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HSA Plans

Health Savings Account 411

Avmed Health Savings AccountsAvmed Health Insurance Plan

What is a Health Savings Account (HSA)?

An HSA is a savings and spending account that offers members a tax-advantaged way to pay for qualified medical expenses as well as a way to save for the future. The HSA is combined with a qualified High Deductible Health Plan (HDHP) that can be funded with pre-tax dollars.

Tell me more about the HSA

Health Savings Account can work for anyone regardless of their income or state of health. Best of all, the interest accumulates tax-free over time. Account balances can be carried over to the following year to pay for future qualified medical expenses or can even be saved for medical expenses incurred after retirement.

What can an HSA be used to pay for?

The HSA can be used to pay for:

  • the deductible of a qualified HDHP
  • co-payments or co-insurance for services covered by the HSA-Qualified HDHP

The HSA may also reimburse you for qualified expenses not covered by the health plan as outlined in IRS Publication 502. (For a complete listing of qualified expenses see IRS Publication 502 at www.irs.gov

What are the tax benefits of an HSA?

Your personal contributions offer members an “above-the-line” deduction. An “above-the-line” deduction allows you to reduce your taxable income by the amount you contribute to your HSA. You do not have to itemize your deductions to benefit. However, you receive the benefit of the tax deduction. The account rolls over into the following year and grow tax-free. Money can be withdrawn tax-free as long as it is used to pay for qualified medical expenses. AvMed recommends that account holders consult a tax advisor for further details.

Am I eligible for a Health Savings Account?
To open a Health Savings Account, you must meet certain requirements set by federal regulations:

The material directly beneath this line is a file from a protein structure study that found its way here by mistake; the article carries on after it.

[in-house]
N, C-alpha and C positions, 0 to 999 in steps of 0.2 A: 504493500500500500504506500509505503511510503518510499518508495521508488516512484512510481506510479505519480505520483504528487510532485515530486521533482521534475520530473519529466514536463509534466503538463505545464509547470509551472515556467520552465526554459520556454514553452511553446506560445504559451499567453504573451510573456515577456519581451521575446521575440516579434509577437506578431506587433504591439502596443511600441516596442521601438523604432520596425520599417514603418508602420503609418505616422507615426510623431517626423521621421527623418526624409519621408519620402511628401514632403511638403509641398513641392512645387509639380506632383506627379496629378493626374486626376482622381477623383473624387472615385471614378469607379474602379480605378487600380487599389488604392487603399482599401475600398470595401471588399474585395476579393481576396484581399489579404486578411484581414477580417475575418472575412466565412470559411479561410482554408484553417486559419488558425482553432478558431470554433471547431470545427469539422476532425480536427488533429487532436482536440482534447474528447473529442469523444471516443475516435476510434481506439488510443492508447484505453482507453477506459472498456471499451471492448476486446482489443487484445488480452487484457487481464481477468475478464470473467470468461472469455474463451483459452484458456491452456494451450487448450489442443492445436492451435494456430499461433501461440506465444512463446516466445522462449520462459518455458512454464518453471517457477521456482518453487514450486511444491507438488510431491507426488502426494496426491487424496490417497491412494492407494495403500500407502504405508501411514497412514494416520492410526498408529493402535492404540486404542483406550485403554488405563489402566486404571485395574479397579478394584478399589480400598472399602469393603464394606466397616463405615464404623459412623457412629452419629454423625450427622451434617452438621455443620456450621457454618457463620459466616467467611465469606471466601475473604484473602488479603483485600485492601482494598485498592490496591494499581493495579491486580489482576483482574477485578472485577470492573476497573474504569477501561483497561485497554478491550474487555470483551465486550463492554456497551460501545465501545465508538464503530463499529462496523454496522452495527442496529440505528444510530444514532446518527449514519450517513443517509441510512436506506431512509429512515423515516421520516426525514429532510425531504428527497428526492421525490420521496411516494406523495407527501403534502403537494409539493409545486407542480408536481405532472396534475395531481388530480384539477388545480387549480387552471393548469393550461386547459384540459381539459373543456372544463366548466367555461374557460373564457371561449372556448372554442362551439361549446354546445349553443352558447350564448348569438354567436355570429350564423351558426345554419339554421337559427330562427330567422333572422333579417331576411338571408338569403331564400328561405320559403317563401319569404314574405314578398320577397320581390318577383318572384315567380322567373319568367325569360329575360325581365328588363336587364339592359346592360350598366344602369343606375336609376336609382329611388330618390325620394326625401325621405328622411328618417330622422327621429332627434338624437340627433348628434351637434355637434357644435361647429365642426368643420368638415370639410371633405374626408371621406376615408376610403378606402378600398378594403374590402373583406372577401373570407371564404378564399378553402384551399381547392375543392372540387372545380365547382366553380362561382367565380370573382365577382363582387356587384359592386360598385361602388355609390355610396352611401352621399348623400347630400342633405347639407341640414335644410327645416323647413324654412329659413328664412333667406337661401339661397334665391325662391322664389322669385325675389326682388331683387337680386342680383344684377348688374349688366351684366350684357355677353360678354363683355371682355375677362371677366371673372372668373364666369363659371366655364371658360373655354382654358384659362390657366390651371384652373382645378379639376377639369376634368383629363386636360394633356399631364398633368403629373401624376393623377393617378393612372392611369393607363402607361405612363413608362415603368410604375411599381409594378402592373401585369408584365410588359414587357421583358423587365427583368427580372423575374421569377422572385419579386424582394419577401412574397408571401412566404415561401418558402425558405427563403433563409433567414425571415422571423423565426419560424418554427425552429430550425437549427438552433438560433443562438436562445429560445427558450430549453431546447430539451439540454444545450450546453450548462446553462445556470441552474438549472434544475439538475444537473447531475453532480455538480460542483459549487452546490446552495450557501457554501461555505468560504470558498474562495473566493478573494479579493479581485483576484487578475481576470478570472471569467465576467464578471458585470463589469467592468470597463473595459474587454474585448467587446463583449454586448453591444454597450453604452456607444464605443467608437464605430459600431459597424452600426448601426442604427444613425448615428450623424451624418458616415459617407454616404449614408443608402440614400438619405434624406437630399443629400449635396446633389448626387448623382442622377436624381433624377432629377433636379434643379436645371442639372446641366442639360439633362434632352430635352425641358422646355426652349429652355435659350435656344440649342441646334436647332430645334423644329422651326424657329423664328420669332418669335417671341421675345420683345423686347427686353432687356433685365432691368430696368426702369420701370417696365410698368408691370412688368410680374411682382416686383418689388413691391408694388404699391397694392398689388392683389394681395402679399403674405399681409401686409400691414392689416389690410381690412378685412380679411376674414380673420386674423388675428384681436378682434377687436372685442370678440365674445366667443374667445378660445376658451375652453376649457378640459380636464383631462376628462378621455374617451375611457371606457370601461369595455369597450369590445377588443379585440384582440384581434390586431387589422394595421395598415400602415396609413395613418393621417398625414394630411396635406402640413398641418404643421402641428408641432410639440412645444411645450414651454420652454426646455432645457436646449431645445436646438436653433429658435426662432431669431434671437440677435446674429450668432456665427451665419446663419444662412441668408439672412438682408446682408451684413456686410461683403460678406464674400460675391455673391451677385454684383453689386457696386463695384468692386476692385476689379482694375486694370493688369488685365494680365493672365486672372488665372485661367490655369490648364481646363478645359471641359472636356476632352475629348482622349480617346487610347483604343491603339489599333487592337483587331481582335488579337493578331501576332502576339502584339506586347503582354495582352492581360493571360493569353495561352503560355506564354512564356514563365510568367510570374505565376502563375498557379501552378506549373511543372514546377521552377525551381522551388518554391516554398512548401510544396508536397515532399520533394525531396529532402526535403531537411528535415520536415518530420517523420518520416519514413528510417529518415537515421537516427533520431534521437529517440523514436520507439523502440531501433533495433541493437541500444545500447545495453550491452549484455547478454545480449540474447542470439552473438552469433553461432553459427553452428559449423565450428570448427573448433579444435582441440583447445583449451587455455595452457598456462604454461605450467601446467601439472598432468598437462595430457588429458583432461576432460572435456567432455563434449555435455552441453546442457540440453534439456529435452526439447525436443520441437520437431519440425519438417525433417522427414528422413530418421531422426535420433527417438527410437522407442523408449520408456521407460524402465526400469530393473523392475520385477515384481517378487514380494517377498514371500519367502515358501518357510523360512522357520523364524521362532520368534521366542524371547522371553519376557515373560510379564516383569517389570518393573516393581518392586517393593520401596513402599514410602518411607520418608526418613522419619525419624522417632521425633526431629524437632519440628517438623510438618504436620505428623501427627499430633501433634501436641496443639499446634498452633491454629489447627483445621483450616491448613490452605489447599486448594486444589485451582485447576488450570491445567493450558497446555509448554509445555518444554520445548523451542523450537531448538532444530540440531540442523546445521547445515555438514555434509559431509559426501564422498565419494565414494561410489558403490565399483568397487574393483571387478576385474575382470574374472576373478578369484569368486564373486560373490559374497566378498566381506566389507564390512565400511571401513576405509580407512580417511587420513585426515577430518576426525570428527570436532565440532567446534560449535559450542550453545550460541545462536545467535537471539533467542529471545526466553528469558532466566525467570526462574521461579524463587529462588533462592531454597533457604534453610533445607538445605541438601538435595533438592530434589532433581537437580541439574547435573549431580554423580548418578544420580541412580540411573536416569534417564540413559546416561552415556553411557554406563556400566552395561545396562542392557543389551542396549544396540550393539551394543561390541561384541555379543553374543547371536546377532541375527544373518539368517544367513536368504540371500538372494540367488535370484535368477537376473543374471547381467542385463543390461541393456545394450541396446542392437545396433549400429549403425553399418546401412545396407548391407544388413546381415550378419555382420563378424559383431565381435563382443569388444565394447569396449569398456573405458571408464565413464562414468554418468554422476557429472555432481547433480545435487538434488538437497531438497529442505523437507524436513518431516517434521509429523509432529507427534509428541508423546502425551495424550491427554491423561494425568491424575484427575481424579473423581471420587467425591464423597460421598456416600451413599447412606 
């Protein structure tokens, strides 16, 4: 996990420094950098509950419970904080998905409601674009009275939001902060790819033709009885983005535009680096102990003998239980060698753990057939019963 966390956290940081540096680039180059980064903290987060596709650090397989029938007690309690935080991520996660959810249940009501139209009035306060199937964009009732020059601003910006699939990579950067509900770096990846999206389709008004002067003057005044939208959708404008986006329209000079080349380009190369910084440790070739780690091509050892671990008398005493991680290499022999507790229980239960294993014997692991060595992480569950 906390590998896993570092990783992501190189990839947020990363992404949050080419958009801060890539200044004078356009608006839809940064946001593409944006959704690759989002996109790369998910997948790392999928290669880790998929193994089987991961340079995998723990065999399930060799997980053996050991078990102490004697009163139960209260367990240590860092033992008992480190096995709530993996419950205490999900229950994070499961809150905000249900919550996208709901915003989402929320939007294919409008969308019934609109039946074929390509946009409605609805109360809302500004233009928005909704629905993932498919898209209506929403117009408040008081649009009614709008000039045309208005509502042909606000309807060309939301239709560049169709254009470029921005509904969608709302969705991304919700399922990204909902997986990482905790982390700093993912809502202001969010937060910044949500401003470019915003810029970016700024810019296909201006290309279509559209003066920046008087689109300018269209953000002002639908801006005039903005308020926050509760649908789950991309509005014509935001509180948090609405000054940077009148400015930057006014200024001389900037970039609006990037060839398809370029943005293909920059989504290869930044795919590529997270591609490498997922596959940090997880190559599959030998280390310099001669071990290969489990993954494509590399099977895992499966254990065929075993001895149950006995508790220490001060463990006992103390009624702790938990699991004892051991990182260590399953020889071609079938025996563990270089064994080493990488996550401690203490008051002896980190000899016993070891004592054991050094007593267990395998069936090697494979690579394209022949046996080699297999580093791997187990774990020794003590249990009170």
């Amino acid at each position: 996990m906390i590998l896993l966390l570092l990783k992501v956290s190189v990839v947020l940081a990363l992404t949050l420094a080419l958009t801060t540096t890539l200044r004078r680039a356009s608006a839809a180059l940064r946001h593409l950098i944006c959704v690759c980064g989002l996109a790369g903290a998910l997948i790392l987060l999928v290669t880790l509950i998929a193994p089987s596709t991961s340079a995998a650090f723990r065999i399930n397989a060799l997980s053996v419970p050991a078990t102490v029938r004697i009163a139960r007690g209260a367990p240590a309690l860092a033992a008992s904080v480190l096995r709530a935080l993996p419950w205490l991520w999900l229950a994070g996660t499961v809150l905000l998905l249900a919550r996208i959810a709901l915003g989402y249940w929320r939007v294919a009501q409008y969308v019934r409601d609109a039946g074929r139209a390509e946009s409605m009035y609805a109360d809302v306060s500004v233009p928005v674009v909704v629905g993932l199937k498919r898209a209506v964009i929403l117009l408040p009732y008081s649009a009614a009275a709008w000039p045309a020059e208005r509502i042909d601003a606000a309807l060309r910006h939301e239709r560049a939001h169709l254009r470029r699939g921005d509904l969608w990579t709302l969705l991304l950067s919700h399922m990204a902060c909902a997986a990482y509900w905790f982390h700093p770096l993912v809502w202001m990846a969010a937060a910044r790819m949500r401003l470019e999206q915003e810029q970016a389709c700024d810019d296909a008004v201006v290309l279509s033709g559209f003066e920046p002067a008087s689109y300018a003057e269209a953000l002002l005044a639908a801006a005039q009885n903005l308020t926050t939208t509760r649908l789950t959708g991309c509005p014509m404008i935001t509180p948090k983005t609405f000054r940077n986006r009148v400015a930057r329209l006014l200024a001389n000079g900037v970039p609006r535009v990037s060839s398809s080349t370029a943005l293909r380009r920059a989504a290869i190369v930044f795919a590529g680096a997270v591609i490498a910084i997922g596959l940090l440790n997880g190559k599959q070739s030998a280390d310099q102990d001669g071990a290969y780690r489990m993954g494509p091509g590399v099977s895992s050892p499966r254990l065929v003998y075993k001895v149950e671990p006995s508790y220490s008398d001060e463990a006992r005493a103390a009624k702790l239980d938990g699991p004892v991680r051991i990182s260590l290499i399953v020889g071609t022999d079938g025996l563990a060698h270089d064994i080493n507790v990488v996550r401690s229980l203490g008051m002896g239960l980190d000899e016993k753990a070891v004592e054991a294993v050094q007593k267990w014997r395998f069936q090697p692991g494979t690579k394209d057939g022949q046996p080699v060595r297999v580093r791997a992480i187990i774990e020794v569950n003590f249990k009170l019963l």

1. Covered by an HSA-Qualified High Deductible Health Plan
  2. Not covered under another health plan that is not a High Deductible Health Plan (including a selected family plan that a spouse may have)
  3. Not enrolled in Medicare
  4. Cannot be claimed as a dependent on someone else’s tax return

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What Could My HSA be Worth?

Since the funds in your HSA account roll over year after year, you can build a considerable balance over time. Remember, you control the account! You can use the funds, tax-free, to pay for qualified medical expenses now and in the future.

For example:
Assume you contribute $2,000 annually into your HSA and only use $500 on medical expenses each year. The $1,500 a year you save in your Health Savings Account continues to earn interest, tax-free, year to year. If you earn 5% interest on your money, your account could be worth over $49,000 after 20 years! (The actual return is subject to interest rates and or investment returns.)

AvMed makes HSAs easy

  • Enroll with AvMed’s HSA-Qualified Health Coverage Plan
  • Check the box labeled administered by HealthEquity
  • Fill out your enrollment application upon Medical Underwriting approval
  • HealthEquity will open your account and send you the welcome guide and HSA Visa┬« debit card

Using the HSA dollars you may pay for your portion of qualified medical expenses by:

  • Using the HSA debit card to pay a physician, pharmacy or health care facility directly.
  • Authorizing payment by check from the HSA account.